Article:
Some decades ago, the government began realizing that most of its departments and agencies could not function with speed and efficiency mainly because of the numerous rules that it had to adhere to. So it decided to encourage non-governmental organizations (NGOs) that could do its chosen work much faster and more efficiently. As a result, we now have over 32 lakh NGOs and voluntary organizations (VOs). The government spends as much as Rs 960 crore on them every year. However, over the years, the government has realized that many of the NGOs have been misusing or misappropriating public funds. Eventually, the Supreme Court’s attention was drawn to the misuse of public money through NGOs and VOs, and it asked the Centre to examine ecting a law to regulate disbursal of funds to NGOs and VOs. On Thursday, the Centre informed the Supreme Court that it was in the process of taking a fil policy decision, including the framing of a law to regulate the activities of the NGOs across the country. What has really happened is that the tion thought it had evolved a neat way of beating the frustrating rules and regulations that impede speedy functioning of the system. What it had overlooked is our kck of misusing a system and then giving it a bad me.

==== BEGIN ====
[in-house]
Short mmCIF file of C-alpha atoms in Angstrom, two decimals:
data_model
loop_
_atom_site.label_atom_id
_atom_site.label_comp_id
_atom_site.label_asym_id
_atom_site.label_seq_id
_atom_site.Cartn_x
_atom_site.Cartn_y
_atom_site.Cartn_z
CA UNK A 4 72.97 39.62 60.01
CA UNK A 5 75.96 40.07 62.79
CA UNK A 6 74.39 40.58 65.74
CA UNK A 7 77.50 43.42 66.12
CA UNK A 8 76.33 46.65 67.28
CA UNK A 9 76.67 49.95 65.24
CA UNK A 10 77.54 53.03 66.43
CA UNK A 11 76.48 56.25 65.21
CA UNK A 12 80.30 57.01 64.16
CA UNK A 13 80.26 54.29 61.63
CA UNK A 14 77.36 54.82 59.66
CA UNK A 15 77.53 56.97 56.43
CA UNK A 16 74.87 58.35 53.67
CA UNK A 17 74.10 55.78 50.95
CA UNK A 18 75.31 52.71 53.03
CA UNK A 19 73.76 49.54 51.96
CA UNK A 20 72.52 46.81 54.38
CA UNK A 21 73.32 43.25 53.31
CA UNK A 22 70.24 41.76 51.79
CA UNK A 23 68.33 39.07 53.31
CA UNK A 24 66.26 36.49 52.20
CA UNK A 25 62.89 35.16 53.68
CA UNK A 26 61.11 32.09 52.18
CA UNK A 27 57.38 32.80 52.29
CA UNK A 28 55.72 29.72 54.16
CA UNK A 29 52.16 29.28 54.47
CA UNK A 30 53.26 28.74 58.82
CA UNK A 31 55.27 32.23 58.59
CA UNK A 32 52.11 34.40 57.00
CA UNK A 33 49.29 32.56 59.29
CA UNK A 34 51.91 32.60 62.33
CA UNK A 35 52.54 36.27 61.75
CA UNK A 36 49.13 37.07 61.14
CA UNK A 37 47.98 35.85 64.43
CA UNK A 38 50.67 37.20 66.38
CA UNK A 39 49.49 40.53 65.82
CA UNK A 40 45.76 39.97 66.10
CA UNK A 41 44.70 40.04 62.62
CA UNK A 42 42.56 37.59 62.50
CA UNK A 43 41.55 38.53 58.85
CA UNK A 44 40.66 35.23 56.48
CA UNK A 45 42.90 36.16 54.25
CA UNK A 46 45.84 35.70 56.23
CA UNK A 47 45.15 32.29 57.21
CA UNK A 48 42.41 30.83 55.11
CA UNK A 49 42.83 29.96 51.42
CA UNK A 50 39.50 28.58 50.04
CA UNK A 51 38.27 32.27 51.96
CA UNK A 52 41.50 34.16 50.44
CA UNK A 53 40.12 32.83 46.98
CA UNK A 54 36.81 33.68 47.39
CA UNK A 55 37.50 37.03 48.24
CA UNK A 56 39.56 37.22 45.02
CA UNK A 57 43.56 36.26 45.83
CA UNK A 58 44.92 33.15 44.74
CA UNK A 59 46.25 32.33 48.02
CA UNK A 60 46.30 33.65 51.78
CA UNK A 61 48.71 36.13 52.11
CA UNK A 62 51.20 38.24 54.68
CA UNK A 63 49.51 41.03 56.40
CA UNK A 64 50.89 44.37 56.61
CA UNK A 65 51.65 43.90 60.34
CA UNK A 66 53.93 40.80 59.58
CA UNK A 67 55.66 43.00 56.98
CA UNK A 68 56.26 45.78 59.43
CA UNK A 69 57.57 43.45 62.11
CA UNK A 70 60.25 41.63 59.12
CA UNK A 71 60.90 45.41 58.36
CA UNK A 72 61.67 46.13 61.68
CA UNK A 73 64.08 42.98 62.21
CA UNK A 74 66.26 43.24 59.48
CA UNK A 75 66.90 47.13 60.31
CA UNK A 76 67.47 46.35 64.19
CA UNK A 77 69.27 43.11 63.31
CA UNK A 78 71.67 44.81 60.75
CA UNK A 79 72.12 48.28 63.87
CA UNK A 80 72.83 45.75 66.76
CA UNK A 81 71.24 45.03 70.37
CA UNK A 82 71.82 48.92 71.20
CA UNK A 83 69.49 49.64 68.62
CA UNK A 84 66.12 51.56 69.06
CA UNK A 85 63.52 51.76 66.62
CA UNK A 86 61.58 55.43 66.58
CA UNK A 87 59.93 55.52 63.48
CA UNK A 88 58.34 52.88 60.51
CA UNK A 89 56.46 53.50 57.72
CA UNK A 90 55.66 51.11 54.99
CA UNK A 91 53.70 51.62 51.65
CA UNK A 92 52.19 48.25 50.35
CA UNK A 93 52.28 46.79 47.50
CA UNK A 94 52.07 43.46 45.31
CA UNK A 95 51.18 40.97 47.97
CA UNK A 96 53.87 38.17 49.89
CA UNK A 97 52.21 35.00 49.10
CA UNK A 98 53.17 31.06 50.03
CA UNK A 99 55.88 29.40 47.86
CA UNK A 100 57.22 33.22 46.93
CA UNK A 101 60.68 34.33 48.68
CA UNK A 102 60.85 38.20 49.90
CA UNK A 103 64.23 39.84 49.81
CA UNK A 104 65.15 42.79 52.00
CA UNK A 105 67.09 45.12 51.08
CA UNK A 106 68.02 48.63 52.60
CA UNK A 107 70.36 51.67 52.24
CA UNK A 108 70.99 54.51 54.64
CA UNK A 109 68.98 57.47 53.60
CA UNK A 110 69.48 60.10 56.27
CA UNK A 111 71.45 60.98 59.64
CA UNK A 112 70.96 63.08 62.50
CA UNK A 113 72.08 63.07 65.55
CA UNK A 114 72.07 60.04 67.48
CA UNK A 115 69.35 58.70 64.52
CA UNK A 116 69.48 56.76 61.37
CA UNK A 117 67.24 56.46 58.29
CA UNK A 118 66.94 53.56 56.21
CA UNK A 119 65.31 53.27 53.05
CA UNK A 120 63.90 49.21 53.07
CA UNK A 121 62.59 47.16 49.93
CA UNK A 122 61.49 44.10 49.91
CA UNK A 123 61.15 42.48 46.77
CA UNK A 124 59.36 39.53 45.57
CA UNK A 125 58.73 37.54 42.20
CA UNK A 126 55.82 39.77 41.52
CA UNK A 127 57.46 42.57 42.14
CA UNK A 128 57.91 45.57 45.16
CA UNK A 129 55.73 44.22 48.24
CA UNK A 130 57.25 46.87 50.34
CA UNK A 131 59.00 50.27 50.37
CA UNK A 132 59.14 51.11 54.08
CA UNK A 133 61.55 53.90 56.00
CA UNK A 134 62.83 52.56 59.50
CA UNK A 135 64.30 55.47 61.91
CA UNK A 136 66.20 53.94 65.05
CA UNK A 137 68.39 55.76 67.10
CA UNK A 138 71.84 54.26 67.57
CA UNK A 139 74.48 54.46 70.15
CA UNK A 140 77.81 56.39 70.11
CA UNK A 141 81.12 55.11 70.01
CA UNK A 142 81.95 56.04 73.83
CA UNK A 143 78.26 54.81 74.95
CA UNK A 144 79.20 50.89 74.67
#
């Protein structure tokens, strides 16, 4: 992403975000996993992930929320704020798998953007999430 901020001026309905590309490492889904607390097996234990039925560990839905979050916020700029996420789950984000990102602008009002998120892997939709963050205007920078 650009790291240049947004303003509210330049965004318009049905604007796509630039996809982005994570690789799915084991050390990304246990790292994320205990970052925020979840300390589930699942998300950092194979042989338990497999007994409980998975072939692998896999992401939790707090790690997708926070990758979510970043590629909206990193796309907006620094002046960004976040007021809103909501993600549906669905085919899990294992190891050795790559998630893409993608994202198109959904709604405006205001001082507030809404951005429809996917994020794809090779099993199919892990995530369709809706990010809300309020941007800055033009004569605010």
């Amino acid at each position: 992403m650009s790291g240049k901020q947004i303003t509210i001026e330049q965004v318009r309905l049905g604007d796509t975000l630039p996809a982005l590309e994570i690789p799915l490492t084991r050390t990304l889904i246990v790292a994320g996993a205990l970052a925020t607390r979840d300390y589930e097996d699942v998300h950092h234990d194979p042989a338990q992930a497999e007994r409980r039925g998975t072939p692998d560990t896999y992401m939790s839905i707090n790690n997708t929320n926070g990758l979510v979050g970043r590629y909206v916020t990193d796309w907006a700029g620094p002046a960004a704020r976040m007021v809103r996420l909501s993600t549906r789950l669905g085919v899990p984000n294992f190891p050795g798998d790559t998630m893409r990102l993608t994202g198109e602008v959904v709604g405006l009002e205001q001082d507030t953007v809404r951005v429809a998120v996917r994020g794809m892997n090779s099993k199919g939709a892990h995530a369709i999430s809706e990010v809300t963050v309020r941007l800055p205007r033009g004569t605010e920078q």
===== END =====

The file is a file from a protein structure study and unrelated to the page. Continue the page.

Monitoring our NGOs